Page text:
Every piece of land owned by the government is a drain on taxpayers. That's because government property brings in zero tax revenue, while any upkeep puts taxpayers further in the hole.
All this is a fact of government life. Put it on steroids and you've got the county's closed landfill. But put that landfill in private hands and you've got a real winner for the county's taxpayers.
Currently, the Baker Place Road landfill property easily ranks as Columbia County's biggest liability, with taxpayers losing three ways:
- The facility is on part of a vacant, 215-acre tract that is exempt from property taxes because the county owns it;
- the landfill is closed, so it no longer brings in revenue; and,
- environmental regulations require the county to cap and monitor the property - which will cost an additional $10 million or so just to close the site permanently.
A far better opportunity might be looming, and county commissioners are giving it a serious look. A few weeks ago, Environmental Liability Transfer, a company from St. Louis, Mo., expressed interest not only in buying the entire site from the county, but in taking over the capping and monitoring duties.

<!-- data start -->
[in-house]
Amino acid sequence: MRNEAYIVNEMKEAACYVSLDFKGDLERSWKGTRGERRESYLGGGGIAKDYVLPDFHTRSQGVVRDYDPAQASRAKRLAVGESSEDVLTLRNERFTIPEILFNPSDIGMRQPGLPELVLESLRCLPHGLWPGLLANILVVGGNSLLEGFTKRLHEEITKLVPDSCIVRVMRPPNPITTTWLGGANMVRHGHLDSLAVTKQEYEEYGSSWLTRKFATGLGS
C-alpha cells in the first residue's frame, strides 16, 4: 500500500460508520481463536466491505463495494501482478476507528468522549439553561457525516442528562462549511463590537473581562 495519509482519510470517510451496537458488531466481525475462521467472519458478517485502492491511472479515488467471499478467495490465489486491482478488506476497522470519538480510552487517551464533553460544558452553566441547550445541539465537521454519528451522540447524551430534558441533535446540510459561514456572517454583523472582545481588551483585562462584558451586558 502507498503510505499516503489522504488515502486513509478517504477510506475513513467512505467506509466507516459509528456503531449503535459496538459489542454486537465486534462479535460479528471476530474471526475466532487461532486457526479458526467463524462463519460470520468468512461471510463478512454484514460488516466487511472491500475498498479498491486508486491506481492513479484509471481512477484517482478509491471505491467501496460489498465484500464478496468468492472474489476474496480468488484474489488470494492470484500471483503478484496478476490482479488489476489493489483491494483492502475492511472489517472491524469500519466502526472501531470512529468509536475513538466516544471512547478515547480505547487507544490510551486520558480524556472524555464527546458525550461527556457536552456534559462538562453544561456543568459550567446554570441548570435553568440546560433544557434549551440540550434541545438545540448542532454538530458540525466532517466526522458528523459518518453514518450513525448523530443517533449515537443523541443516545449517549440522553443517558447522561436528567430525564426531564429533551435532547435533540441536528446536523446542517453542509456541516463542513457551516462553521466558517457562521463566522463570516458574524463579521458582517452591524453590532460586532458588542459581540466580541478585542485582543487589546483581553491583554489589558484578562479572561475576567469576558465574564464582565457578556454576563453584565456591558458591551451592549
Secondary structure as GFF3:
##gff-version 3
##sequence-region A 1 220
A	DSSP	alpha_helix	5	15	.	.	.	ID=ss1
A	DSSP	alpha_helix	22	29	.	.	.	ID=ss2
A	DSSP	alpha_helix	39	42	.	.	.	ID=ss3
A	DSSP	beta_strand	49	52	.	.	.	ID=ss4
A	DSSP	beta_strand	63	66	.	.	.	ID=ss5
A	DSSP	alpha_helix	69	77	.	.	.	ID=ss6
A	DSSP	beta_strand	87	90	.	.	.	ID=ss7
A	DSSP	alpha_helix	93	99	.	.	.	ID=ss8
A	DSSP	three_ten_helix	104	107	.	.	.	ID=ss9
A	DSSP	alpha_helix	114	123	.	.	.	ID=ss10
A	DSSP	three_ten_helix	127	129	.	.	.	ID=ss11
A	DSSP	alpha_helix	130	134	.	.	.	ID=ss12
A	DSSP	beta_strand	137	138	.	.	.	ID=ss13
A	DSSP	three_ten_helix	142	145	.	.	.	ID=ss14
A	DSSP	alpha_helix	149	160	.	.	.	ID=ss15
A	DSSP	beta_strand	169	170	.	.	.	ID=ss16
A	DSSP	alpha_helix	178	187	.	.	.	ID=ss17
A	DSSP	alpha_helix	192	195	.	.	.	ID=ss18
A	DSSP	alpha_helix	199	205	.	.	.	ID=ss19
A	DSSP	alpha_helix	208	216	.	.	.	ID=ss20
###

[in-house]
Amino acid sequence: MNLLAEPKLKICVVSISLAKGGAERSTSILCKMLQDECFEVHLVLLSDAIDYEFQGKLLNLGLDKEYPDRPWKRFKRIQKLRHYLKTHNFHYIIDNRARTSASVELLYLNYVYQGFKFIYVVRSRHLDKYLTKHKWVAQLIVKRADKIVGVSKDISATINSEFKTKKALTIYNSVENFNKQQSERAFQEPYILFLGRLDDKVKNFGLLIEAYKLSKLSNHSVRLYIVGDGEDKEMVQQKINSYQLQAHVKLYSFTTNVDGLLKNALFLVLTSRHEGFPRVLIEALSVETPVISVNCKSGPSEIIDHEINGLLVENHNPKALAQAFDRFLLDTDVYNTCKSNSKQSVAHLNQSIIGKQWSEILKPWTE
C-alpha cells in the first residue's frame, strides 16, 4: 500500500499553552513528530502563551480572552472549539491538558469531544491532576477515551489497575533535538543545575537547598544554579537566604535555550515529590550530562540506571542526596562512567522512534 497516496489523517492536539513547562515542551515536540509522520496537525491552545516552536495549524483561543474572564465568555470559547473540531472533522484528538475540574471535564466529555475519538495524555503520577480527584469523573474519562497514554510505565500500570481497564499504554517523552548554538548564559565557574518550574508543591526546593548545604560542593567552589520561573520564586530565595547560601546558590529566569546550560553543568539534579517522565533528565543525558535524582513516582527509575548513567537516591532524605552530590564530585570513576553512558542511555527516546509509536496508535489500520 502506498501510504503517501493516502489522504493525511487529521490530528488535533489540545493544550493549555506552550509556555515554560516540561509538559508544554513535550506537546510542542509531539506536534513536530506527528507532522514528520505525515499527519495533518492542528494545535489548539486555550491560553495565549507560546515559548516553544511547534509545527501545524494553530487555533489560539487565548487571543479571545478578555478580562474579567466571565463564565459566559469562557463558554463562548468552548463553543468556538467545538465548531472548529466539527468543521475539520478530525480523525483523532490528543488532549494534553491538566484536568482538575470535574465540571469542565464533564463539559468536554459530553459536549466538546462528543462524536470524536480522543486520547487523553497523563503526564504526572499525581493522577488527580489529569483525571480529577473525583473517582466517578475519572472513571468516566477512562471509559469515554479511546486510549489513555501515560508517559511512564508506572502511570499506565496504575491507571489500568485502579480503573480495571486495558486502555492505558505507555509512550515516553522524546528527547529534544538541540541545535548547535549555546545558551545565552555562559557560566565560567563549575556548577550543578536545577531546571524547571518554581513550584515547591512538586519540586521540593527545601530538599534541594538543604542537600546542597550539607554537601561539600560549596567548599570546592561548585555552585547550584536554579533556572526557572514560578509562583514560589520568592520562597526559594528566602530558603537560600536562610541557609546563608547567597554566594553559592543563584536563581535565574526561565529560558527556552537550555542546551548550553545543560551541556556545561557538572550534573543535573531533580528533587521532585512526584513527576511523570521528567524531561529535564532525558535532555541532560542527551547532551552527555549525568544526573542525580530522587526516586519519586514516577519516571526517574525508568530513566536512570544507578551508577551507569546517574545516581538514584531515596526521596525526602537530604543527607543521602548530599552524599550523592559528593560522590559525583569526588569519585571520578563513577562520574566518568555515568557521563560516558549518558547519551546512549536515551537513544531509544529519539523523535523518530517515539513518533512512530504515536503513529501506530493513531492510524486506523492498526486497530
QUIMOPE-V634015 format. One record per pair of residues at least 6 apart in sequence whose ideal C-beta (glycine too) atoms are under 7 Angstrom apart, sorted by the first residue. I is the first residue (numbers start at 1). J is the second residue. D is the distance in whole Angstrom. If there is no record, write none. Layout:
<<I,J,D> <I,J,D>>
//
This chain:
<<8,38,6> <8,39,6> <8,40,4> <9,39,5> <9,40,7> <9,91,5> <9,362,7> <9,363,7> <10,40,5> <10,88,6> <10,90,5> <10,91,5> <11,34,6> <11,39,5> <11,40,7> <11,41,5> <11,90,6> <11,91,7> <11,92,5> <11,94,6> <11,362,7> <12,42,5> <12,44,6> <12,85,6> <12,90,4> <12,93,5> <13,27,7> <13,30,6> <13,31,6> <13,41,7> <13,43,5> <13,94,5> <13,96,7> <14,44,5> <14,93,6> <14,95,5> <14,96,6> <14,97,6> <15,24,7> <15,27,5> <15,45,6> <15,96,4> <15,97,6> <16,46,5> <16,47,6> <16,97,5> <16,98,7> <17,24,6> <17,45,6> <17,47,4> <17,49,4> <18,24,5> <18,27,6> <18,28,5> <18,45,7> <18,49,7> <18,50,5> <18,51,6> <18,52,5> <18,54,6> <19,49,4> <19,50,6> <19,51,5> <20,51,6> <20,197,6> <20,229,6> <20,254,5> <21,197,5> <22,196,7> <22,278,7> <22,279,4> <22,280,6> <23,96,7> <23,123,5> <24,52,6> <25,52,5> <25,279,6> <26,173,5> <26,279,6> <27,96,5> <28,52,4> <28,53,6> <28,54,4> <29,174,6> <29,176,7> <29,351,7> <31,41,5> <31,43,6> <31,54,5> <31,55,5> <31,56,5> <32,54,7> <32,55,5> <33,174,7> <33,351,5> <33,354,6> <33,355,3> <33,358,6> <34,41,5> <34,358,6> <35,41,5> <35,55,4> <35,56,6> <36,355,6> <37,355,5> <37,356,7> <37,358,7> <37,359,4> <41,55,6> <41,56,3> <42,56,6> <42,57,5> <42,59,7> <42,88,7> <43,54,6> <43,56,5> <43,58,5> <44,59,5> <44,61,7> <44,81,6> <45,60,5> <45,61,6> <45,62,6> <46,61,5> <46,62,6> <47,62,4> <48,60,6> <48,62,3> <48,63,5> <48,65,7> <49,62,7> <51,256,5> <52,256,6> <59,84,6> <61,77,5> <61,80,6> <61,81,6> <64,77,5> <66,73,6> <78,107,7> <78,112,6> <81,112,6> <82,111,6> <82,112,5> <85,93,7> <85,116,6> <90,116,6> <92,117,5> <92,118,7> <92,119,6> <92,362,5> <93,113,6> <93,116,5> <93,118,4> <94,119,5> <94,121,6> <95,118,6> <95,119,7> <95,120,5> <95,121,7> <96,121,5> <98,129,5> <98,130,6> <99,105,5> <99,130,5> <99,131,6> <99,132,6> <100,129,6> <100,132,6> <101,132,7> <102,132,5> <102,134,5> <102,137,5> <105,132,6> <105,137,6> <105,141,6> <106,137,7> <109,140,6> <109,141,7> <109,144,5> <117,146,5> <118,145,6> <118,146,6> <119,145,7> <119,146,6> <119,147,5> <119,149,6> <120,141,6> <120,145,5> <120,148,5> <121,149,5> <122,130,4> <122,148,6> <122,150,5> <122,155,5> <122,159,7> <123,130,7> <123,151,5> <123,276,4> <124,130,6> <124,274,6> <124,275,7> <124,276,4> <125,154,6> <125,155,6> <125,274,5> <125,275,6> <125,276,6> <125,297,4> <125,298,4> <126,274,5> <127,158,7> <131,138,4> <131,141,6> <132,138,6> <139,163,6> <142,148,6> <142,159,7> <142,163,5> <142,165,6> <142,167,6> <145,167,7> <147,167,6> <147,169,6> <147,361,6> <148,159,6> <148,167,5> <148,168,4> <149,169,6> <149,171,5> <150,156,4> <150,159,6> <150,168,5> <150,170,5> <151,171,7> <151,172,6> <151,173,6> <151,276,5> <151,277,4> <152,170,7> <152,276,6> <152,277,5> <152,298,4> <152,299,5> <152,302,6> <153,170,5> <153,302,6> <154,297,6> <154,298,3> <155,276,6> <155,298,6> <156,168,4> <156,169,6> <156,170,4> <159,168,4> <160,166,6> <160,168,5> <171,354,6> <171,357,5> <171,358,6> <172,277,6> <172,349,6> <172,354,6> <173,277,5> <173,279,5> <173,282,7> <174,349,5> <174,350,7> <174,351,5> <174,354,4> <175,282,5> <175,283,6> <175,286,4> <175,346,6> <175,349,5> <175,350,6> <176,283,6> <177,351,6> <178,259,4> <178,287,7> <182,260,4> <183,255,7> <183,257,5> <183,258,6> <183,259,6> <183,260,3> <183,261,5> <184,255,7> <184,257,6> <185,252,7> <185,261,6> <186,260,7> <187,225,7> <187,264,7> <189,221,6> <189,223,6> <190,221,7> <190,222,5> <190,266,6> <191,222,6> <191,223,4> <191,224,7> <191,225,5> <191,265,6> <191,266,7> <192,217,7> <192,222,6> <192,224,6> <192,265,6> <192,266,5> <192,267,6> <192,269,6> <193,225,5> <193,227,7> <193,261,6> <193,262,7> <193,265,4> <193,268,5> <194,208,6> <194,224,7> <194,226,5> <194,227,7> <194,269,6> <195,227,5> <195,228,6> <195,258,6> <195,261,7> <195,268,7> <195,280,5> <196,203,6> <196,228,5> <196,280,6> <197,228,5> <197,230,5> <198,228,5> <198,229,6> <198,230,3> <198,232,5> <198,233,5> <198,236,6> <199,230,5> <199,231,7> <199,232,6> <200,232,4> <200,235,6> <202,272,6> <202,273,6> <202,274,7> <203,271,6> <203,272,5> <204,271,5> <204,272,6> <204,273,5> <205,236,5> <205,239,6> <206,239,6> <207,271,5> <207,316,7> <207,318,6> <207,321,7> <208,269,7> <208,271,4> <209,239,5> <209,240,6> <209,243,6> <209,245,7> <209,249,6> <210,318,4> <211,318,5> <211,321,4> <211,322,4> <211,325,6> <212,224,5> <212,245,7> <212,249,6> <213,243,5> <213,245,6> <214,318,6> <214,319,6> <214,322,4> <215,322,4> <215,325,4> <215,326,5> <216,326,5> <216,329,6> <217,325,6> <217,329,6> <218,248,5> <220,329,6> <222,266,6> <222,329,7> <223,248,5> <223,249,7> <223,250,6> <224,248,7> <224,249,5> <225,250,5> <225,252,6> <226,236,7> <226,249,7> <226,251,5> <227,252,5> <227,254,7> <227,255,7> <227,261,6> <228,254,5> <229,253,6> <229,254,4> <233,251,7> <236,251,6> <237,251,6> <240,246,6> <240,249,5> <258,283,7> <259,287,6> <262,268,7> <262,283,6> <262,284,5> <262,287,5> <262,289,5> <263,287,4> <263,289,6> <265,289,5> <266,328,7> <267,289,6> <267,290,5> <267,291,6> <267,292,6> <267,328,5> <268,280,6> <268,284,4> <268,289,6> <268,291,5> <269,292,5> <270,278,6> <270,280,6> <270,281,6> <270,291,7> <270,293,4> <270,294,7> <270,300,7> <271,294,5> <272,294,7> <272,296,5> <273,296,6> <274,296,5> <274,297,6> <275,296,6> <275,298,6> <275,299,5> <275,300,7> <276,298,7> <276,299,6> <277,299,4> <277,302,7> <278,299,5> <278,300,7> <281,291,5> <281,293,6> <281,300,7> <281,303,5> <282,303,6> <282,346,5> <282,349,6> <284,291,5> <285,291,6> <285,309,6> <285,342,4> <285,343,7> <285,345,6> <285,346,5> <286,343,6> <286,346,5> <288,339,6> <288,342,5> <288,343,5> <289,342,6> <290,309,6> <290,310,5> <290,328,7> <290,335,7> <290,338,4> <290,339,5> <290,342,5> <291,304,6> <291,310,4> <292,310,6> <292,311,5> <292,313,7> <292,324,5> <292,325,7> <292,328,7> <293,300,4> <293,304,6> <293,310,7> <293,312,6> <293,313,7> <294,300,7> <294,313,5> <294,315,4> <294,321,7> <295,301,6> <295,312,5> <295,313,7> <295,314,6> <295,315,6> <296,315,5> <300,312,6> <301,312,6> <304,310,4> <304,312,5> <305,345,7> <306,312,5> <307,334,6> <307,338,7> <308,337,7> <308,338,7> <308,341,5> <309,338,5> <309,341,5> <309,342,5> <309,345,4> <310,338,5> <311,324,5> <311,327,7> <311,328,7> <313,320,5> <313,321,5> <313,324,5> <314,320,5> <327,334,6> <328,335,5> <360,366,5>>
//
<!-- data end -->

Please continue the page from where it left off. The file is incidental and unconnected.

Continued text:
The landfill site itself would be maintained as greenspace, while the remaining 139 acres would be used for residential and commercial development.
"It sounds almost too good to be true," County Commission Chairman Ron Cross says, and he's right; just the $10 million alone amounts to more than $46,000 per acre for the entire site. That's why county officials plan to study the proposal in detail before moving forward, and are offering the property for bids to measure interest from other potential private investors.
If the project unfolds as the county hopes, taxpayers will benefit from the revenue when the land sells, from taxes when the property goes back on the books, and in relief from future expenses if a private company assumes responsibility.
It sounds too good to be true. But if is true, by any measure it would be a win-win-win situation.
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